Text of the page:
Bowling is a fun and popular game that has many fans all over the world. We usually tend to think of this as a mostly indoors game. Some families go out for a night of bowling just for the entertainment it provides, while some people might be part of bowling teams and participate in a very competitive spirit. That is why bowling is one of the most popular sports for competitive socialising.
What many of us might not know is that bowling comes in many forms and versions. There’s a whole interesting history to this game. We’ll be discussing this below:
Bowling in the Conventional Sense
For the most part, those familiar with bowling in any sense usually think of a certain experience they get with this game. This involves going to an indoor bowling establishment, putting on some special bowling shoes (either your own or a rented pair and then choosing a ball that comes through an automatic machine. With this ball, we try to knock down ten pins that are standing at the end of a long lane. The shoes are important for giving us a proper grip, so make sure you know what you need before buying your own pair.
The pins themselves are curved, bottle-like structures that are arranged in a specific sequence. They might not weigh much, but they do present a challenge when one tries to knock them down all at once.
If we manage to knock down all the pins in one try, it’s called a strike. This is a positive factor that works in the player’s favor. However, most beginners usually take a couple of tries to knock down all the pins.
A full game of bowling involves around ten tries. While this traditional ten-pin version is now thought to be the bowling norm, there are several forms of bowling to consider. Some might play an outdoor version of the game, while there are also several earlier types.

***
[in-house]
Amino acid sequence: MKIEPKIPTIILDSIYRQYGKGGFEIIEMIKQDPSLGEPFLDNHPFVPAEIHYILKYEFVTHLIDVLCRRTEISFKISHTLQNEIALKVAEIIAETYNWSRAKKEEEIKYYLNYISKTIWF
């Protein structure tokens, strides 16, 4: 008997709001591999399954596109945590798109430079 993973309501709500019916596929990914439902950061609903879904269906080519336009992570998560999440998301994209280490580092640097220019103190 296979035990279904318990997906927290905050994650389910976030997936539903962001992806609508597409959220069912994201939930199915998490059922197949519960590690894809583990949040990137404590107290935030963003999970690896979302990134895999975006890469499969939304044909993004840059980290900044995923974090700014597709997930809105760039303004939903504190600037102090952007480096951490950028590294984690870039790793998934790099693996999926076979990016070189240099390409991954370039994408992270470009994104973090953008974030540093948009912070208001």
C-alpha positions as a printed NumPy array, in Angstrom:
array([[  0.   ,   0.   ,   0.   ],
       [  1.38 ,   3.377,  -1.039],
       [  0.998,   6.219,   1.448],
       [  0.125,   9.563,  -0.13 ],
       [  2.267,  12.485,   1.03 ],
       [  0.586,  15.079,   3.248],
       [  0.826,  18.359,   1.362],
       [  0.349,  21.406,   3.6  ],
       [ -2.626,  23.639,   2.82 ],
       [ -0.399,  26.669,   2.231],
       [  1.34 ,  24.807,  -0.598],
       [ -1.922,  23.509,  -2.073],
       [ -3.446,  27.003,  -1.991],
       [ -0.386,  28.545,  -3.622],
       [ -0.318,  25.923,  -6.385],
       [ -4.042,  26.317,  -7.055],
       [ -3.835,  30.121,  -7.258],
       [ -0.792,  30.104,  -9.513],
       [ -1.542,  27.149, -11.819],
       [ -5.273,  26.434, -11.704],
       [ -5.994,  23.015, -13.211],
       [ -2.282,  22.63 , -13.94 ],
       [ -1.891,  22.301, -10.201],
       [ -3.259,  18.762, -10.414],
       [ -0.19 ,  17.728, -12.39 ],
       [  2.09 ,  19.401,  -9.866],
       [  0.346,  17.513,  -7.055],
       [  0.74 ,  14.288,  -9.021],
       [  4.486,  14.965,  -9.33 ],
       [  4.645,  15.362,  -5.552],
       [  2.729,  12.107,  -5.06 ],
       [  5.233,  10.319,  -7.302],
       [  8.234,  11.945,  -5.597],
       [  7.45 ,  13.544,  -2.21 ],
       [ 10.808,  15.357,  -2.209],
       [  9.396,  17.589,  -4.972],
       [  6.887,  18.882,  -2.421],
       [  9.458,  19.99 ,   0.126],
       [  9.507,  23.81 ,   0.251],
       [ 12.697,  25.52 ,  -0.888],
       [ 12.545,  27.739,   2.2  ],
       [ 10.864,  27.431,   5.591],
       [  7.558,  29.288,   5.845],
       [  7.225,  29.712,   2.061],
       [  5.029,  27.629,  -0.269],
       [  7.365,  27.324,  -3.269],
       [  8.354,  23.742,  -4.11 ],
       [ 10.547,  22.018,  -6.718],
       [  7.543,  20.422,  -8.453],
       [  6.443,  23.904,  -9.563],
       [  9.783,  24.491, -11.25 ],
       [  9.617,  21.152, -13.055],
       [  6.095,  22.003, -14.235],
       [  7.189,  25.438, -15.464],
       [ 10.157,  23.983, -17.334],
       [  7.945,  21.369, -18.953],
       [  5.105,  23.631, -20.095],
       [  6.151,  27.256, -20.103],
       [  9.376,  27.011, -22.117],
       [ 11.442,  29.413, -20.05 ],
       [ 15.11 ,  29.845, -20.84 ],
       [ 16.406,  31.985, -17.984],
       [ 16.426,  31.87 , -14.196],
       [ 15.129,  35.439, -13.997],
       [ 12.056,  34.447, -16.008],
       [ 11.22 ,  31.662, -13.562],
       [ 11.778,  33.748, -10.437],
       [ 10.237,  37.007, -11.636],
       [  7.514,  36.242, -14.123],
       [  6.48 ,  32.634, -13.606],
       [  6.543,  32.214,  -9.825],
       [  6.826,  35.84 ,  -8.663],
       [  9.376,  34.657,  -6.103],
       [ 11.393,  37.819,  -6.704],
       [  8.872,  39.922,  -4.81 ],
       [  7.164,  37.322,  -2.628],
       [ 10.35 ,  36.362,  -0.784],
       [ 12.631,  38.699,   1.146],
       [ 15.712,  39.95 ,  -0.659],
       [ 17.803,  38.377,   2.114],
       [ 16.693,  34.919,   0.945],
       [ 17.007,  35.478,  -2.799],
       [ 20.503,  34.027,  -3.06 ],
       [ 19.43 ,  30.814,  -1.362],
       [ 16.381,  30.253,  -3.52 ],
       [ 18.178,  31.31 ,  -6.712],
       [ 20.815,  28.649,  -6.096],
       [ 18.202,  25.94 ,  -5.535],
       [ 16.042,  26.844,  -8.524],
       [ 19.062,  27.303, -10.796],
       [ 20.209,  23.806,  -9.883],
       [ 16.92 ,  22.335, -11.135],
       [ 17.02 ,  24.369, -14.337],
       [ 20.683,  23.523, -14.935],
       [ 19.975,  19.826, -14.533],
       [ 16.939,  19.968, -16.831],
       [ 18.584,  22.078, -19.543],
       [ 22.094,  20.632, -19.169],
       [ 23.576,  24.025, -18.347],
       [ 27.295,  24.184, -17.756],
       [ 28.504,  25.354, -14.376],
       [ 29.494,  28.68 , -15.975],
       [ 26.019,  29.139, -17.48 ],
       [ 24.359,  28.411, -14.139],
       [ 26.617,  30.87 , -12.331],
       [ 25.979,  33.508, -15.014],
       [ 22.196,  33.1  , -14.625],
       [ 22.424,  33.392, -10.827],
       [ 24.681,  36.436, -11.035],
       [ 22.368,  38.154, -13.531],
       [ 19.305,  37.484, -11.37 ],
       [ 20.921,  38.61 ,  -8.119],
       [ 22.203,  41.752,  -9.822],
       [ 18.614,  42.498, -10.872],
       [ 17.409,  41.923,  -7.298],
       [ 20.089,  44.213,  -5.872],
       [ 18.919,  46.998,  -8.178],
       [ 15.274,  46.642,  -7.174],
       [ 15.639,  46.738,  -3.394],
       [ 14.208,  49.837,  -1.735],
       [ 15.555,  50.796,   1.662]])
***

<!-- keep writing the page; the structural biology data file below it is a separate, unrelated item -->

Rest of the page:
The Earlier Forms of Bowling
Bowling can be traced back to Ancient Egypt, which places its origin at around 5,000 BC. According to the depictions and relics we have today, the ancient Egyptians had a game or pastime where they used to roll stones to knock certain objects over.
From there, it’s evident that the sport of bowling evolved into the ten-pin game we’re familiar with today. There are also other versions such as duck pin bowling, nine-pin bowling, five-pin bowling, and candle pin bowling.
The outdoor versions of bowling are called lawn bowling and bocce. Both are different games in themselves, but they also bear a resemblance to the usually bowling form. Plus, bocce also has its roots in the games played within the Ancient Roman Empire.
It’s believed that the first-ever standard ball for bowling was called the evertrue. This became part of the game around 1905. The Brunswick Corporation came up with a mineralite version of the ball in 1914 along with the now-familiar rubber compound. Bowling alleys are now incomplete without an automatic pinsetter, an invention by Gottfried Schmidt. This makes it easier to set up the pins for another round, rather than hiring personnel to arrange them again as quickly as possible.
The Terminology of Bowling